Review I handed out (due by start of class on 9/19)

Unit II: Genetics

Date

   

Topic

Pages

Sep
19
F
Introduction to Genetics 39-40
 
22
M
Mendelian Genetics 40-45

24

W

 

26

F

DNA and the Genetic Code

45-55
 

29

M

   
Oct

1

W

 

3

F

   
 

6

M

Sickle Cell Anemia 55-58
 

8

W

 

10

F

Cystic Fibrosis

58-62

 

13

M

Fall Break!

 

15

W

RFLPs

62-67

 

17

F

Mapping the CF Gene

67-75

 

20

M

 

22

W

Identifying the CF Gene

75-83
 

24

F

 
 

27

M

Discussion

 
 

29

W

Review II - In Class

 

 

Unit III: Bioenergetics

Date

   

Topic

Pages

Oct

31

F

Introduction to Bioenergetics

88-89

Nov

3

M

Marijuana and Paraquat

89-98

 

5

W

 

7

F

Synthesizing Food

98-103

 

10

M

Cyanide and Terrorists

103-112

 

12

W

 

14

F

Rusty Nails and Lockjaw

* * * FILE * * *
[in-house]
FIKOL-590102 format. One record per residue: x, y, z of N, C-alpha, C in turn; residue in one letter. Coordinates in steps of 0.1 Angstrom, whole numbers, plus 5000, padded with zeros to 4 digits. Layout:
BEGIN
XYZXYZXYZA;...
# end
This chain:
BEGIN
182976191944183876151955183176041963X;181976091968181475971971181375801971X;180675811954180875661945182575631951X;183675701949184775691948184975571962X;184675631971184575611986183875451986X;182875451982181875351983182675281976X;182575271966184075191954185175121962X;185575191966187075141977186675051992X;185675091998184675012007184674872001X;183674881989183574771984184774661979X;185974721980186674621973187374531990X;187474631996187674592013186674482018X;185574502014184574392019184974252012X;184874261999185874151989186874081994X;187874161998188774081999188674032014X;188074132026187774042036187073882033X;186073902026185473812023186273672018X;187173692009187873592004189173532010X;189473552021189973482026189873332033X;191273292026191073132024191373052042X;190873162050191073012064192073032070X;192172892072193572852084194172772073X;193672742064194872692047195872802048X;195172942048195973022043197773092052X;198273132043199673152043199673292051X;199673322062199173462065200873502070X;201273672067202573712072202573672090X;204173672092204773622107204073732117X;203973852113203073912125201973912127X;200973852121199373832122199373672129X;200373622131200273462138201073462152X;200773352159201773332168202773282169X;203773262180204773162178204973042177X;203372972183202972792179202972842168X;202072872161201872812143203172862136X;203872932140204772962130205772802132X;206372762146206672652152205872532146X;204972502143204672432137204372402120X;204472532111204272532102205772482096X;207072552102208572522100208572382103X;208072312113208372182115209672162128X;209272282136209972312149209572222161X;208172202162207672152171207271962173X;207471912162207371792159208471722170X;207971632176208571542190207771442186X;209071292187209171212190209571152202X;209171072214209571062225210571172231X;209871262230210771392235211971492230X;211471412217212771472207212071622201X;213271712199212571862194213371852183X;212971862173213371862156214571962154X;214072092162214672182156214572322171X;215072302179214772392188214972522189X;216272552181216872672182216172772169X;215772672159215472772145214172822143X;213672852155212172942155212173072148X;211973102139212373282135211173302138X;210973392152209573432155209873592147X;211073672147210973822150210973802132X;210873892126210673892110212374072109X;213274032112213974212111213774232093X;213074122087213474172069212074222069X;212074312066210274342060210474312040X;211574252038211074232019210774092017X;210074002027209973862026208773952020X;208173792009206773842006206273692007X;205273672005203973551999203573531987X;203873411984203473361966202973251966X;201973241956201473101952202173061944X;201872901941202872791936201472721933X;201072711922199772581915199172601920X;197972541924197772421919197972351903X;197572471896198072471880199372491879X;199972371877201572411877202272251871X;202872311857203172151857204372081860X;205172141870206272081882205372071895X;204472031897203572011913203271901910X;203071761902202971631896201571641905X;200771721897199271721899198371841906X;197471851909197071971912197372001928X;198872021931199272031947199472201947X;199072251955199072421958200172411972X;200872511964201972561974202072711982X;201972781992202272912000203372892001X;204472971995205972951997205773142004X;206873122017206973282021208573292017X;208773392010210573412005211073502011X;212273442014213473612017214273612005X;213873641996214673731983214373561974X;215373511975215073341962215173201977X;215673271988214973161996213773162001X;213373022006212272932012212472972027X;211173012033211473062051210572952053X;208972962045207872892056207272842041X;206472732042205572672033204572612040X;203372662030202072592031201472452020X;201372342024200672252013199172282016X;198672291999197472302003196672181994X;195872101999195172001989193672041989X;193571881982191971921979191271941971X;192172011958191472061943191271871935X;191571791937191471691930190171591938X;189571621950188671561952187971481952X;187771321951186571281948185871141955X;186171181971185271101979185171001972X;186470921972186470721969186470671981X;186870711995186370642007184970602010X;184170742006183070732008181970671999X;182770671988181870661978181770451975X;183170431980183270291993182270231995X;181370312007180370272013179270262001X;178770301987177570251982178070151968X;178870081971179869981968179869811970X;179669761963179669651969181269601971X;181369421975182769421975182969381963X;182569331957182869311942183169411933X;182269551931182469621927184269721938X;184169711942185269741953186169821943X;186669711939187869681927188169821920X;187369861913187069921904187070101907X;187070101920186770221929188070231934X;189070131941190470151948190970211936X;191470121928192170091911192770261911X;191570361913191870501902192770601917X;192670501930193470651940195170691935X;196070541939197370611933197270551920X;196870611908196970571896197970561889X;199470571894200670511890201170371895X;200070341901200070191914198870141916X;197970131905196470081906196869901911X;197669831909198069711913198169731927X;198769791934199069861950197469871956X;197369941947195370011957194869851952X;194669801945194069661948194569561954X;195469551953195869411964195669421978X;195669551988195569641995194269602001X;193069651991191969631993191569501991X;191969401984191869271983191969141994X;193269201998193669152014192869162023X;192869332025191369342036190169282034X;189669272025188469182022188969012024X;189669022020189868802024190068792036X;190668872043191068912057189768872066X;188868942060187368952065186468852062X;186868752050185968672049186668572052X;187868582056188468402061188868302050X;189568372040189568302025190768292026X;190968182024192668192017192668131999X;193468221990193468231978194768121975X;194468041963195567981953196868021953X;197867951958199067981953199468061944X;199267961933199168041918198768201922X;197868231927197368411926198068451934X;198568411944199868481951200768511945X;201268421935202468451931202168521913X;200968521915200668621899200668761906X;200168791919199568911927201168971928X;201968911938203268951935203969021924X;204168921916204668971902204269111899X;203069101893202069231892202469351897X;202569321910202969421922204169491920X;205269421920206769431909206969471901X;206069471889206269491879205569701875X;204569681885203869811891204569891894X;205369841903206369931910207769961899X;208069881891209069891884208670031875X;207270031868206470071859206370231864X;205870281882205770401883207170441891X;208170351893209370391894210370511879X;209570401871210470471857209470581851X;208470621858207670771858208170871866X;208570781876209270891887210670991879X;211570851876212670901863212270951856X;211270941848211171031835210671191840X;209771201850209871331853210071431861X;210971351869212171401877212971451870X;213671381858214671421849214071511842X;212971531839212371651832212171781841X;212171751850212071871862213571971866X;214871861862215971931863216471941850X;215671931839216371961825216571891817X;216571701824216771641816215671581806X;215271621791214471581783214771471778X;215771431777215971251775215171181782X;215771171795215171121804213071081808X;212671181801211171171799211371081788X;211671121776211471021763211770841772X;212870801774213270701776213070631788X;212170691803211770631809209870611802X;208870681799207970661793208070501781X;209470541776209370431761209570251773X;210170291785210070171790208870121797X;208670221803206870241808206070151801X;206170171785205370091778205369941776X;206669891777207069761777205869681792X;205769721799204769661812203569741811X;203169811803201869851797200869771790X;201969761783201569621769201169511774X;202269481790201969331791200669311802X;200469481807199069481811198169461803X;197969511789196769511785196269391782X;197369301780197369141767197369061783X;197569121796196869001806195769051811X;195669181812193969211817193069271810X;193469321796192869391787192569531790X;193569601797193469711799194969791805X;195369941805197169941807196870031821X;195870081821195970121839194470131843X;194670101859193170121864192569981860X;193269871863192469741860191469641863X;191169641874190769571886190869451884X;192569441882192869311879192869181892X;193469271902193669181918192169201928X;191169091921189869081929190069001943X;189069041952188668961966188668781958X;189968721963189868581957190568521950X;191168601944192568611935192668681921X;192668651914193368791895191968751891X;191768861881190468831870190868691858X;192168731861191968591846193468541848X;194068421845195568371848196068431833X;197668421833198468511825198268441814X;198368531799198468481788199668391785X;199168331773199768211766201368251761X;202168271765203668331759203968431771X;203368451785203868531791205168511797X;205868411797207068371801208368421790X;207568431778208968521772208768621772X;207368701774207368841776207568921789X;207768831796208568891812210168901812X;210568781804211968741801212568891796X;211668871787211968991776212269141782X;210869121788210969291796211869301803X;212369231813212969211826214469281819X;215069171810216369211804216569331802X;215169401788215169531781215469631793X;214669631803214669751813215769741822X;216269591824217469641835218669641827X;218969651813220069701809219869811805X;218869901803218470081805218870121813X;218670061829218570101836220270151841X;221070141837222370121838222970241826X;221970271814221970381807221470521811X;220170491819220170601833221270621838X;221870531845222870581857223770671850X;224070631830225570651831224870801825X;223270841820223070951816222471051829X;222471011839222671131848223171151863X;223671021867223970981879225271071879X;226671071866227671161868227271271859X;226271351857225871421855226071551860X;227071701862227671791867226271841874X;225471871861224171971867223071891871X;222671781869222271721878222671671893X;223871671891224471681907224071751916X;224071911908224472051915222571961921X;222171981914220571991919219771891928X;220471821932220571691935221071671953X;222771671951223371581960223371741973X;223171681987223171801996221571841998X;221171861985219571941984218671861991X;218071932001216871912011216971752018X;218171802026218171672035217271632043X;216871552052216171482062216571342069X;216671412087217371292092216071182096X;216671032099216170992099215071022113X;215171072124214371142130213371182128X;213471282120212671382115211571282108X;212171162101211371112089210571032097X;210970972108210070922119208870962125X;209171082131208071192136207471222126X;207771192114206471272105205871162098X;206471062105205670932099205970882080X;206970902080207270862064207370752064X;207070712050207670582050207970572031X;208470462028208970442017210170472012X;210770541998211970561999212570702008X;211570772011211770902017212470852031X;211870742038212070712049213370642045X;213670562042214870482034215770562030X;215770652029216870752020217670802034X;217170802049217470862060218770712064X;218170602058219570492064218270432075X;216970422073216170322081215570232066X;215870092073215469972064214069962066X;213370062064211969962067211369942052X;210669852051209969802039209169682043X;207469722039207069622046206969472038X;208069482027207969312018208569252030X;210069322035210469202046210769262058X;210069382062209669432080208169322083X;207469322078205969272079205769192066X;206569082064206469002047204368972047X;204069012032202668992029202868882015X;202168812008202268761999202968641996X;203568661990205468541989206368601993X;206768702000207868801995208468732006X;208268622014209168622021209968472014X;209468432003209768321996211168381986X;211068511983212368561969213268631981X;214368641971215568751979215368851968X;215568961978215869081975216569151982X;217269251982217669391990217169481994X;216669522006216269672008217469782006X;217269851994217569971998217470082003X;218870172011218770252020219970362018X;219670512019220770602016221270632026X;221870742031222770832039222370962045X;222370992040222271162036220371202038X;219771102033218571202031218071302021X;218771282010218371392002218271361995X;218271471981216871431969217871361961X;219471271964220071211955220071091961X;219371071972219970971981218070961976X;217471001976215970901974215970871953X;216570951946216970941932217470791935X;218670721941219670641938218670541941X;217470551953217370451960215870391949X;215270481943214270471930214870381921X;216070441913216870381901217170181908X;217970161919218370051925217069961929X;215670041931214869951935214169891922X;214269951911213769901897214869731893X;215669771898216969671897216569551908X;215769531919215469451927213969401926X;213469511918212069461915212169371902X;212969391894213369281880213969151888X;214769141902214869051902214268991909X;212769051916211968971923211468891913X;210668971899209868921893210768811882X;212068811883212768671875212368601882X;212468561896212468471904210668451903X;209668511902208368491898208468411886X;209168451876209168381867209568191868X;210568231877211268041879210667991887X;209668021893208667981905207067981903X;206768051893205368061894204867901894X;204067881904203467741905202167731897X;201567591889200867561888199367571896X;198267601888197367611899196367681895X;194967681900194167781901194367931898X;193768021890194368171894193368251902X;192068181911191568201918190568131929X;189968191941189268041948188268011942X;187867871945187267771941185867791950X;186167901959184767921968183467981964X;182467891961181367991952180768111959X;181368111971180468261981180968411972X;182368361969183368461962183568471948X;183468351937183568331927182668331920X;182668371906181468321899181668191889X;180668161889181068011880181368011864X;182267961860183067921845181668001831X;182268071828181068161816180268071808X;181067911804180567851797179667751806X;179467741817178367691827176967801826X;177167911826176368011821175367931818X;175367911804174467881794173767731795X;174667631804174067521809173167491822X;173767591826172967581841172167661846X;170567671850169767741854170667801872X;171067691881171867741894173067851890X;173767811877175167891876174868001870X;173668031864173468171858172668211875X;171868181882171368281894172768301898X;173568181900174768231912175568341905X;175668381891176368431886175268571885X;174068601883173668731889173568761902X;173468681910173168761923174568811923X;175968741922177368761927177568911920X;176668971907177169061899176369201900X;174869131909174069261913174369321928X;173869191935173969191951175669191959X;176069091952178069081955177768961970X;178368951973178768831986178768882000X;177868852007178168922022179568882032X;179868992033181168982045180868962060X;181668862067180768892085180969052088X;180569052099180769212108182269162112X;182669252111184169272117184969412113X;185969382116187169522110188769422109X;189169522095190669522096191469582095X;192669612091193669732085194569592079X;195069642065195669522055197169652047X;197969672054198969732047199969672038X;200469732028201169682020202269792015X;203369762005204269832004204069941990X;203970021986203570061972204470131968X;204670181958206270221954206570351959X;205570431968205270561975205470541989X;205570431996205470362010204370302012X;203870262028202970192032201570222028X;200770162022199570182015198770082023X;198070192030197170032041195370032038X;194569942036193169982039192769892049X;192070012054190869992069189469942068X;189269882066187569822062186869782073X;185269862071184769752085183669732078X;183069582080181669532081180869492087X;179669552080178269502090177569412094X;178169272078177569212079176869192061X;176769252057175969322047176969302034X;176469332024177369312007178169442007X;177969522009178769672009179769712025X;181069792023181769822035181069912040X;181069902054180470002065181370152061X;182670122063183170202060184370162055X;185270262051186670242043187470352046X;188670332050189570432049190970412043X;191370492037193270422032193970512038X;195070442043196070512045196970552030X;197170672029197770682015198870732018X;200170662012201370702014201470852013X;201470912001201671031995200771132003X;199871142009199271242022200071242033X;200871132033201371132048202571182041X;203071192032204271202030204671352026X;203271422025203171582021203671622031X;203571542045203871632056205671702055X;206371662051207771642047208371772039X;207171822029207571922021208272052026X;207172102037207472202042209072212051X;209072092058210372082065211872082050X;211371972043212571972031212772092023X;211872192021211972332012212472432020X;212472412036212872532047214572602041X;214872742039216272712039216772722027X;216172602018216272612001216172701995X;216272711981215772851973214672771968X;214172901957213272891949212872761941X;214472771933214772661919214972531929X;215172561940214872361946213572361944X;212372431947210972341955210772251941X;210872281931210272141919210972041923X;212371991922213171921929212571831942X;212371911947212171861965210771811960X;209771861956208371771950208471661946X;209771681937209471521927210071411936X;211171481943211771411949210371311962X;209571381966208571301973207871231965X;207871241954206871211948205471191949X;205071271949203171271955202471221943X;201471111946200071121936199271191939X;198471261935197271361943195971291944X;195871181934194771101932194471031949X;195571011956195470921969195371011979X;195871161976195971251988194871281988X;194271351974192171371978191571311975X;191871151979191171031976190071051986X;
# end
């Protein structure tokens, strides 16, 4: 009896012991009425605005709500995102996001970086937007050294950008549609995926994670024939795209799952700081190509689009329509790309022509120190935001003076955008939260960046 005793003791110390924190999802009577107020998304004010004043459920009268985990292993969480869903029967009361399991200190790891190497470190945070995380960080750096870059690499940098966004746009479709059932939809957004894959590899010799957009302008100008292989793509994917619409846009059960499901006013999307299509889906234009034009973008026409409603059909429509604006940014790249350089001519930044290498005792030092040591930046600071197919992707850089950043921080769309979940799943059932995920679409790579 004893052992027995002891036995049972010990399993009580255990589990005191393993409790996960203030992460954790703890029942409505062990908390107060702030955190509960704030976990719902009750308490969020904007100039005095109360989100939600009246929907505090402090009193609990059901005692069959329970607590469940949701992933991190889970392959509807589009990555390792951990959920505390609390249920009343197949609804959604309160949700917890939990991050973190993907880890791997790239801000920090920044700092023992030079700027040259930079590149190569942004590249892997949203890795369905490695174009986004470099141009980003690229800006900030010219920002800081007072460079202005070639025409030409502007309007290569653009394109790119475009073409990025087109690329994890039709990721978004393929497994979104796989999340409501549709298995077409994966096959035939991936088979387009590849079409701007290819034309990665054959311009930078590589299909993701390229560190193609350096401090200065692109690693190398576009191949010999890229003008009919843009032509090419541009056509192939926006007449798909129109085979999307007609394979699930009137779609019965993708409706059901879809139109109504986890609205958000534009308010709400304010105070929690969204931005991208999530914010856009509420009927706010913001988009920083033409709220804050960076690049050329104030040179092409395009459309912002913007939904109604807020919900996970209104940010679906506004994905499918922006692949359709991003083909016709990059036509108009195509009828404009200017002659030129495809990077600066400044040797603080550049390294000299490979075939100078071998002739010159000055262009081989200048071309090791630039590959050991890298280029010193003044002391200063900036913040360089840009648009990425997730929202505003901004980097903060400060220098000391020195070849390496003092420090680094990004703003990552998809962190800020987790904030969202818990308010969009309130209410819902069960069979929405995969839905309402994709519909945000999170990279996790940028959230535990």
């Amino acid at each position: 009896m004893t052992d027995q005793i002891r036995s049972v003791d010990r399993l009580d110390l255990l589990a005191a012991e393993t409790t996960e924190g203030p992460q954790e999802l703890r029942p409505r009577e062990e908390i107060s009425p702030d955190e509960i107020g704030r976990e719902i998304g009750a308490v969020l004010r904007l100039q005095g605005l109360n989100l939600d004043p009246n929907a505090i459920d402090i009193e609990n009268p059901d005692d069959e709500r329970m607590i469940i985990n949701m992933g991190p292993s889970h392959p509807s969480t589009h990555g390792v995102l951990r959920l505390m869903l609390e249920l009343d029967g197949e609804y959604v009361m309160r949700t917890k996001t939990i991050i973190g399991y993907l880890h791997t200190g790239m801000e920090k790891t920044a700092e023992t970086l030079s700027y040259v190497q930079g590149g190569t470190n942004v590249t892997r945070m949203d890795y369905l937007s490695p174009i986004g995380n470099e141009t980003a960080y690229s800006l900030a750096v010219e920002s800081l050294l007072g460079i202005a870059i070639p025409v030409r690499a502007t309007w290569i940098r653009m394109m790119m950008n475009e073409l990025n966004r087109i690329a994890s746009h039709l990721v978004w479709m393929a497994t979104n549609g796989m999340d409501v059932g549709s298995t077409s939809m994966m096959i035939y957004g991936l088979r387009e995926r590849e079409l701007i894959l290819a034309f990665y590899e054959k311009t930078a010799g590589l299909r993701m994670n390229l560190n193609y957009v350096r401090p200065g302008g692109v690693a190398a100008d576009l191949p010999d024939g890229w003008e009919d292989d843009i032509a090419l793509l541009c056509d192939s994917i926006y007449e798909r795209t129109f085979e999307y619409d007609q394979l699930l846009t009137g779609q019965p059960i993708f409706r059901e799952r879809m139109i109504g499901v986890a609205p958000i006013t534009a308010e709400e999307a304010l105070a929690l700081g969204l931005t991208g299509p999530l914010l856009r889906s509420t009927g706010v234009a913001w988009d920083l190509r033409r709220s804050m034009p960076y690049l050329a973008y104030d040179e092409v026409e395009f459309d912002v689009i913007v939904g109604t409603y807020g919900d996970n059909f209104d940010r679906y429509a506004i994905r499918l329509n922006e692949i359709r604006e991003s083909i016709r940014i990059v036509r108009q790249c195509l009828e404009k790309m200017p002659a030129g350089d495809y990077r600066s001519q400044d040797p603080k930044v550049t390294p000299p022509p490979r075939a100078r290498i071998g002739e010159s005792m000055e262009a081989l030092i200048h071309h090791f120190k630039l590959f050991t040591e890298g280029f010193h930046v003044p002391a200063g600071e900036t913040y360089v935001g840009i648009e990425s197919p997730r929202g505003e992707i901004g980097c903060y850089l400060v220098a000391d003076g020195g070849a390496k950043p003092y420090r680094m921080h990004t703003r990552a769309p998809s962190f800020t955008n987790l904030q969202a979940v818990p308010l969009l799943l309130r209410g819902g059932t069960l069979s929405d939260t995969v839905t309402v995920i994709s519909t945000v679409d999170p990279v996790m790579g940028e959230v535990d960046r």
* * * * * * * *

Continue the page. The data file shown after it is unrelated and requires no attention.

112-115

 

17

M

Vegetarians and Tofu

115-117

 

19

W

 

21

F

Review III handed out (due by start of class on 11/24)

 

 

Unit IV: Miscellaneous Topics

Date

   

Topic

Pages

Nov

24

M

TBA

 

26

W

Thanksgiving Break!

 
 

28

F

Thanksgiving Break!

 
Dec

1

M

HIV/AIDS

131-151

 

3

W

 

5

F

Cancer

118-131

8

M

 

10

W

Discussion

 

Dec 12 — 18 Cumulative self-scheduled final exam



Laboratory Schedule

Date

  Pages

Topic

Aug

25

LM1-4

Safety Issues; How to Use a "Pipetman"

Sep

1

LM5-16

Introduction to Spectrophotometry

Sep

8

LM17-35

Isocitrate Dehydrogenase (IDH): Measurement of Enzyme Activity

Sep

15

LM36-44

Parameters that Affect IDH Activity: Independent Experiments

Sep

22

LM45-55

Introduction to Data Presentation

Sep

29

 

Lab Practical

Oct
6
LM56-62

What is Your Genotype? A PCR Answer

Oct

13

 

Fall Break Week

Oct

20

LM63-77

Using Microscopes; Chlamydomonas Flagellar Regeneration

Oct

27

LM78-80

Variations that Affect Flagellar Regeneration: Independent Experiments

Nov

3
LM81-86

A Beginner's Guide to Statistics and Excel

    LM87-88 Bring YFPM to Lab

Nov

10

 

Oral Presentations and Written Reports on Flagella Experiments.

    LM89-96

Spot-Overaly Ames Test of YFPM (Your Favorite Potential Mutagen)

Nov

17

LM97-101

Quantitating a Mutagen

Nov

24

 

Thanksgiving Break Week

Dec

1

 

Oral Presentations and Written Reports on Ames Test Experiments